Stop imposing of care In dementia care at home and in institutions consent of the older person should be obtained before introducing any change to the level or form of their care. Independence and self-care should be promoted wherever possible including the opportunity to self-medicate (indigenous natural healing practices – use of herbs, medicinal plants)
To prevent isolation (loneliness) Possibility to interact with other older persons Fully participate in public life, and in social, cultural, educational and training activities Active aging Paid and Volunteering opportunities for older persons in social, cultural and economic life Right to dignity and respect for private and family life (including sexual intimacy)
Limited perspectiveBroader perspective from: Physical perspective Rights perspective (as part of civil and political rights) Legal perspective why not from: physical, mental and social health perspective ? also a social economic and cultural rights perspective? global equality perspective regardless state conditions?
WHO also emphasises importance of independence, autonomy, participation, personal fulfilment, and human dignity in care: Be it health, social, formal (paid), informal (family, unpaid), home care, care home, respite, end of life care Informal care should get practical, emotional and economic support Care homes should not be a ‘forced choice’ Palliative care for PWD at the end-of- life should not be underutilised www.alz.co.uk/worldreport Journey of Caring: An analysis of long-term care for dementia
Measuring quality of care can be used to inform policy, improve individual facilities, protect public safety and facilitate consumer choice Identify and share excellence in care for PWD Advanced care planning useful in structuring and preparing for care needs OP and PWD Other suggestions – consumer information, person-centred care, better involvement for people with dementia and valuing the development of the dementia care workforce www.alz.co.uk/worldreport Journey of Caring: An analysis of long-term care for dementia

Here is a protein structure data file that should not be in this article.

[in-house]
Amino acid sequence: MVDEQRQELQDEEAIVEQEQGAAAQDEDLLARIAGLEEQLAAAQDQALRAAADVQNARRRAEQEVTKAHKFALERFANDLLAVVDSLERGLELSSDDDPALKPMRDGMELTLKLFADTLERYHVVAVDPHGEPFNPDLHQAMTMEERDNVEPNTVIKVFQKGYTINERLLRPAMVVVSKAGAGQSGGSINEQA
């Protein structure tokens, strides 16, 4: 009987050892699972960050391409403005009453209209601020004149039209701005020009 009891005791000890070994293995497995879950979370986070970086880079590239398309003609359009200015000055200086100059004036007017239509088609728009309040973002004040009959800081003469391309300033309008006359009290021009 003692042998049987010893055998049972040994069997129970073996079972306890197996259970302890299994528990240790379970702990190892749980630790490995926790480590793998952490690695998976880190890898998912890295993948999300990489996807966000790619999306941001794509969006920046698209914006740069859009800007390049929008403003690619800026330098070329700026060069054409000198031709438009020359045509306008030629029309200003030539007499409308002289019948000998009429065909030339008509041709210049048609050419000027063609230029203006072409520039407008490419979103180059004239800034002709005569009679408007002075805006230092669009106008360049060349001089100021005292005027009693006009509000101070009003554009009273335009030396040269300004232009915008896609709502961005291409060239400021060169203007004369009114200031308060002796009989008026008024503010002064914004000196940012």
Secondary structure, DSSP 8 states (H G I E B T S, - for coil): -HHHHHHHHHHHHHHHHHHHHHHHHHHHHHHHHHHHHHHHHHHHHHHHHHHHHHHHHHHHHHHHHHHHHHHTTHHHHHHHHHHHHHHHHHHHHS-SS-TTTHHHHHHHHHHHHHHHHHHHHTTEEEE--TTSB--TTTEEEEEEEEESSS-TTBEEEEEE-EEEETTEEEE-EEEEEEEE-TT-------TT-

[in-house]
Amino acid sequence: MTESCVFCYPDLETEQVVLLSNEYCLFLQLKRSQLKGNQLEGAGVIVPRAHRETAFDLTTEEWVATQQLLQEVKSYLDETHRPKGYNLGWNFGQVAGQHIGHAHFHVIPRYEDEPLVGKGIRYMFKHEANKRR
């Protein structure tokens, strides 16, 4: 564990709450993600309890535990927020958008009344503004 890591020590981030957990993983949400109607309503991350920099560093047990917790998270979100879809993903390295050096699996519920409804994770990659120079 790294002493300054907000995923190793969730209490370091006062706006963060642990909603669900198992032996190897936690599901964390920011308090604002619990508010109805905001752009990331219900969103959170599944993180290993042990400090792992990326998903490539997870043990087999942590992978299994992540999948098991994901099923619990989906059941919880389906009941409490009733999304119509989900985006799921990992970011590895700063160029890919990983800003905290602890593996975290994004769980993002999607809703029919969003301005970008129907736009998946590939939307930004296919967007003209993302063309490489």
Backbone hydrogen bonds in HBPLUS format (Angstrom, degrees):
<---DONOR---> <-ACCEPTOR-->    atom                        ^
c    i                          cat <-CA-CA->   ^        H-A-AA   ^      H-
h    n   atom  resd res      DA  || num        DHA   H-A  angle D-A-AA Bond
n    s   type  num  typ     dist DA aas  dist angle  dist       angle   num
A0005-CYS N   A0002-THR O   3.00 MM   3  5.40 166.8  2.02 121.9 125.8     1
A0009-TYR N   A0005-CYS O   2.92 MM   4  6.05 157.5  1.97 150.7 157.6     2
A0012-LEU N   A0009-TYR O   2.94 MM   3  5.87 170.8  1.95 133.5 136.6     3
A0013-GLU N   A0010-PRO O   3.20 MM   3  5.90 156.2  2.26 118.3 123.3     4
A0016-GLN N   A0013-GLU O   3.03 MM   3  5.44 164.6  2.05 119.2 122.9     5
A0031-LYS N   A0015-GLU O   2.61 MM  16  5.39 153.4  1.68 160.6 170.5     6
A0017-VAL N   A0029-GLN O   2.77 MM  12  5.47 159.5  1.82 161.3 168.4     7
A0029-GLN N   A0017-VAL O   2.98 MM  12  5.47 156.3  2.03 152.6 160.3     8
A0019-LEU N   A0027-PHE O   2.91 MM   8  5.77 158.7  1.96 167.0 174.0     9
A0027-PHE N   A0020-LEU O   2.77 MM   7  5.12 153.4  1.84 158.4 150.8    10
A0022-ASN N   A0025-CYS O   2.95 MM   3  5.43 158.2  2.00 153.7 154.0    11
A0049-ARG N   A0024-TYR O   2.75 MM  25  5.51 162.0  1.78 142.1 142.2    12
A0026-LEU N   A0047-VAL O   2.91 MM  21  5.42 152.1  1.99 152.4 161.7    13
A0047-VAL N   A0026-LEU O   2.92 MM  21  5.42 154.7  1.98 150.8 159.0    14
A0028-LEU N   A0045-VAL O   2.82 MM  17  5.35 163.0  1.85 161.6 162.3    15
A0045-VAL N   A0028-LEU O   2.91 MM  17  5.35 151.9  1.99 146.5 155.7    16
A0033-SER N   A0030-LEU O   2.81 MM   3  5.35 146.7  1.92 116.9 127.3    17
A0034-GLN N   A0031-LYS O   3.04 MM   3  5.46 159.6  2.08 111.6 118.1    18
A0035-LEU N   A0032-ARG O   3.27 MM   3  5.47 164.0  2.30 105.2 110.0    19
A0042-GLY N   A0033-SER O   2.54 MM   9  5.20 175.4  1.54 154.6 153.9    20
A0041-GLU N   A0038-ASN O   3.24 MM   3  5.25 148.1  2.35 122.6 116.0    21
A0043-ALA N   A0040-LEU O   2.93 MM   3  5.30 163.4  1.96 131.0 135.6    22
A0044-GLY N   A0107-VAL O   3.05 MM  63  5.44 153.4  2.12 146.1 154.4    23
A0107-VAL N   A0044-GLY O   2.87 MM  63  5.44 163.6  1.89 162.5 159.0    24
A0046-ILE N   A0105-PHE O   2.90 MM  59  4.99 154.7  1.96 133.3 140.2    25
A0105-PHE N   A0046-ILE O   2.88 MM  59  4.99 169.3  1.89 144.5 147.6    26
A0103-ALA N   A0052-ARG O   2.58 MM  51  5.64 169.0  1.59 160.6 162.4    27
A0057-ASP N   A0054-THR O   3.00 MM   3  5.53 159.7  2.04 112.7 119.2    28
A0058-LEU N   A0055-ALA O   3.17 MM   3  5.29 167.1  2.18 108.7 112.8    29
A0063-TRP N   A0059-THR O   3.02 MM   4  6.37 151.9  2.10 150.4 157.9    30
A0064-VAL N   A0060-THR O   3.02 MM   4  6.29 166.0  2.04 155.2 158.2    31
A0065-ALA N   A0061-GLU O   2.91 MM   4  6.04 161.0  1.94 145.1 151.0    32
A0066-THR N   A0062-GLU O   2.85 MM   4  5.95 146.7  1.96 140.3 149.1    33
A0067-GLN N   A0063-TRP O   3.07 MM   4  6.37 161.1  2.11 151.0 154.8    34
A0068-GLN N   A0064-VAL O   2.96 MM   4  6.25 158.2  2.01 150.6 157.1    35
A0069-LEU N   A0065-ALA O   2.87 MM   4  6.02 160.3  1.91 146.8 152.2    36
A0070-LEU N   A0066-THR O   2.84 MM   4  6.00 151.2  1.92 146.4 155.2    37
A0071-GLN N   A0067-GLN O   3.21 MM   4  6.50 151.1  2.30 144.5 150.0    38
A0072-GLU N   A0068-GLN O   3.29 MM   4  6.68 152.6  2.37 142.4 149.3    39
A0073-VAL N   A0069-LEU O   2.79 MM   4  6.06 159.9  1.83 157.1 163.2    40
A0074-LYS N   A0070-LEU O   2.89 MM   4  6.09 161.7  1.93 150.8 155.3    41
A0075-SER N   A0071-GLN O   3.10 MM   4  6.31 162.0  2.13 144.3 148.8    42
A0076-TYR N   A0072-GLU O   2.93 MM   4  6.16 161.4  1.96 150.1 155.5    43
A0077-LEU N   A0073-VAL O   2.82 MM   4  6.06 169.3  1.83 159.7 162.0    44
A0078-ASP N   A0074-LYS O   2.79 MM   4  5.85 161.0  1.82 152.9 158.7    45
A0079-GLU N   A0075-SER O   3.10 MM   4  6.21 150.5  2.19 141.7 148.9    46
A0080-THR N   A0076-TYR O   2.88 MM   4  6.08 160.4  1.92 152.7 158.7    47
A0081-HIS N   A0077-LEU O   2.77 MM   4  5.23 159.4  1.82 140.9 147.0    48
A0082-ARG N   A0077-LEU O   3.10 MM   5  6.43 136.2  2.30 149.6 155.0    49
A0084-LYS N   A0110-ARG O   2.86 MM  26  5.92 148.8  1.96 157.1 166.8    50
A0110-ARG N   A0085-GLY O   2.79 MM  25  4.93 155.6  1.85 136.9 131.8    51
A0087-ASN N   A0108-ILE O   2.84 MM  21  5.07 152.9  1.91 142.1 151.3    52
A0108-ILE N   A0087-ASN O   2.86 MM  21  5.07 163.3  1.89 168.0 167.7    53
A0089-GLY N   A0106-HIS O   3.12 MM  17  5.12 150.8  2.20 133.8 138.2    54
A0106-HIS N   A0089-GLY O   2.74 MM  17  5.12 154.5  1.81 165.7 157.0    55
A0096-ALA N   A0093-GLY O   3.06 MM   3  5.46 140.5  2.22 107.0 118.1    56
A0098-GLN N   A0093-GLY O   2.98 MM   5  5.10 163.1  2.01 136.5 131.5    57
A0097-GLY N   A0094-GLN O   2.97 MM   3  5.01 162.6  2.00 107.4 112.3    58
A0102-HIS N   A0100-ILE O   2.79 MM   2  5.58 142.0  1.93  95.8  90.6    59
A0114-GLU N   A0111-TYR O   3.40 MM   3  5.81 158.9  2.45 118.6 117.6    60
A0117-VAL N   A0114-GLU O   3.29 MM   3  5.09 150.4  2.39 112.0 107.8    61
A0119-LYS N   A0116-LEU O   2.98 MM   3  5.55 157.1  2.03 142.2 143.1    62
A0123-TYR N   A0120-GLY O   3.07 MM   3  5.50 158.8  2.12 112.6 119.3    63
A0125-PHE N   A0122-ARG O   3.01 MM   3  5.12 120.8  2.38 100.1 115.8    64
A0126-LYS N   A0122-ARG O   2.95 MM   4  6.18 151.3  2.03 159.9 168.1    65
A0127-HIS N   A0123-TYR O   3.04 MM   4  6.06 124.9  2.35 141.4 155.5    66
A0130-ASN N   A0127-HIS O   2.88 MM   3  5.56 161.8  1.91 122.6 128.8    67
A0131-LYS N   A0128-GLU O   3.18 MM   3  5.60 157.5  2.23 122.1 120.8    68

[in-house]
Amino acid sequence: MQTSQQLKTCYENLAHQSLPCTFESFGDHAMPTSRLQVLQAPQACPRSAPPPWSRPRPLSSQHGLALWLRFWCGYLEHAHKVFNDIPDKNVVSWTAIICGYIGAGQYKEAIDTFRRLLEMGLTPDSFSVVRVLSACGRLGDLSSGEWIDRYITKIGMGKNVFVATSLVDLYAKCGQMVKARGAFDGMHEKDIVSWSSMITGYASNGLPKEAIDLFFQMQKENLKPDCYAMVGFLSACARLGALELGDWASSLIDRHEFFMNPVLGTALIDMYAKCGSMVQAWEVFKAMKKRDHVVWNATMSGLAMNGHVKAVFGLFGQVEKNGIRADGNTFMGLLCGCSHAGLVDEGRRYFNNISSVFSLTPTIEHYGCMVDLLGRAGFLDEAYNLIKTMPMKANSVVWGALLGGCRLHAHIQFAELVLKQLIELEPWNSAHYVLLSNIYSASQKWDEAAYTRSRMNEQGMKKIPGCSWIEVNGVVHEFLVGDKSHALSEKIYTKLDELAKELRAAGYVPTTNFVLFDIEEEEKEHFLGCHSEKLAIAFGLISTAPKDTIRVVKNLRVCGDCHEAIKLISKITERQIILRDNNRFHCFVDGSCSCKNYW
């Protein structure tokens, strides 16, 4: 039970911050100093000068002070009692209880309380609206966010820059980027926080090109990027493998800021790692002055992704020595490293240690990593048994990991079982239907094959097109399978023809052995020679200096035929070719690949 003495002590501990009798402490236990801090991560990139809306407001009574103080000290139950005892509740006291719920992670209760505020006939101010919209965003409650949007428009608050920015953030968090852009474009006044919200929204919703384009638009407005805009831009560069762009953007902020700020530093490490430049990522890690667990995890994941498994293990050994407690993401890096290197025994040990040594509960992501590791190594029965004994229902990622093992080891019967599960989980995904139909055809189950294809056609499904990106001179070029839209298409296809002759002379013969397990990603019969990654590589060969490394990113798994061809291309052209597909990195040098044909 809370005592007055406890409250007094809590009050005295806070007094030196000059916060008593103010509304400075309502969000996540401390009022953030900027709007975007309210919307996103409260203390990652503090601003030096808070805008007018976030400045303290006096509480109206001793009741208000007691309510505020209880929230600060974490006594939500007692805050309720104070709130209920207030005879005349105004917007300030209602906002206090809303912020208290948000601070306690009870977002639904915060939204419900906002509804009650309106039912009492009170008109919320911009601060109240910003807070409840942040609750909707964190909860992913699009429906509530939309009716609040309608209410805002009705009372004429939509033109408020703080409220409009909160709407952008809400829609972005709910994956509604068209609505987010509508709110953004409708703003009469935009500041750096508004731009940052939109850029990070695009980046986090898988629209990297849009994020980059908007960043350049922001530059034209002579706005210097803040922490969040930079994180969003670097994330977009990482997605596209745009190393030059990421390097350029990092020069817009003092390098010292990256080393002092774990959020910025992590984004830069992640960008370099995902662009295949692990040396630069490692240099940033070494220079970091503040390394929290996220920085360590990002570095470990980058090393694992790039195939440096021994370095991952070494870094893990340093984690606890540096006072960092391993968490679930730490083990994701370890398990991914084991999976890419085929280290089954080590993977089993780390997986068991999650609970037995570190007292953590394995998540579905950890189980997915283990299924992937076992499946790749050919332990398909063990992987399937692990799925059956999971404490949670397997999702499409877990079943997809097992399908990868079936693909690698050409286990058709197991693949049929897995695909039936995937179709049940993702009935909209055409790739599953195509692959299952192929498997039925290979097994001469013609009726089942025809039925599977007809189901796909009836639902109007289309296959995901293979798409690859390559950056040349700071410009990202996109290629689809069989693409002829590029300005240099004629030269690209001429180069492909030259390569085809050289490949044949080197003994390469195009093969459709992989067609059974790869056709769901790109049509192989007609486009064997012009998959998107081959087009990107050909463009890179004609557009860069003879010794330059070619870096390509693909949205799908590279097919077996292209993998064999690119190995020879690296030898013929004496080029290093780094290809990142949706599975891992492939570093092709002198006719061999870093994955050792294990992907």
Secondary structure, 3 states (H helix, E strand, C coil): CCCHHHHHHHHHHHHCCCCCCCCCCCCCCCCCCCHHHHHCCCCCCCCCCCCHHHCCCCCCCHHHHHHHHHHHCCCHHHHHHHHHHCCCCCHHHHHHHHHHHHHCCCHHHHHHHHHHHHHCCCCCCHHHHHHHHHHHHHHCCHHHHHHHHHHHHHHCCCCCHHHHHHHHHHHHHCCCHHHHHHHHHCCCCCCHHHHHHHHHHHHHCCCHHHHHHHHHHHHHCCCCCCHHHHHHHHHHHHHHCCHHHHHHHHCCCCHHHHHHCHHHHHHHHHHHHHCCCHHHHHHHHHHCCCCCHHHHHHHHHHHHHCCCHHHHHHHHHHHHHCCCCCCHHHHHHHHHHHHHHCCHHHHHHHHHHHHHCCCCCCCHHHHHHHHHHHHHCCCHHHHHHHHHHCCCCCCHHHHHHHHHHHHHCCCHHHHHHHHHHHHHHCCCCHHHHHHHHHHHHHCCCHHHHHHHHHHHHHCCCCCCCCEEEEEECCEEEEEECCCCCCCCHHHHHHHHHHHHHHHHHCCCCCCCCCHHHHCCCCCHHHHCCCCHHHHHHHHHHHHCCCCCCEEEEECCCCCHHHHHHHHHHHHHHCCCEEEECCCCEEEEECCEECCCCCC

Lack of protective legislation In dementia care situations and other mental disability or disorder to protect against abuse of trusted individuals to allow older persons to regulate their future affairs in the event they cannot express their instructions in a later stage to prevent abuse and give appropriate and effective guarantees if restriction required for protection purposes to provide right to receive support in taking decisions when they feel the need for it to choose who they trust to help with their decisions To address risks of abuse of power of attorney + different degrees of support needed each stage for PWD + to facilitate decision- making based upon principle of supported decision-making + to protect will of PWD when designating another person to take decisions on his or her behalf (guarantees, sanctions, ACP and will)
for the rights of older persons With structural participation and input from civil society organizations of older persons instead of more principles and recommendations, Codify international standards and protocols, measures and sanctions to be ratified by all State parties
On behalf of older persons in Latin America and the Caribbean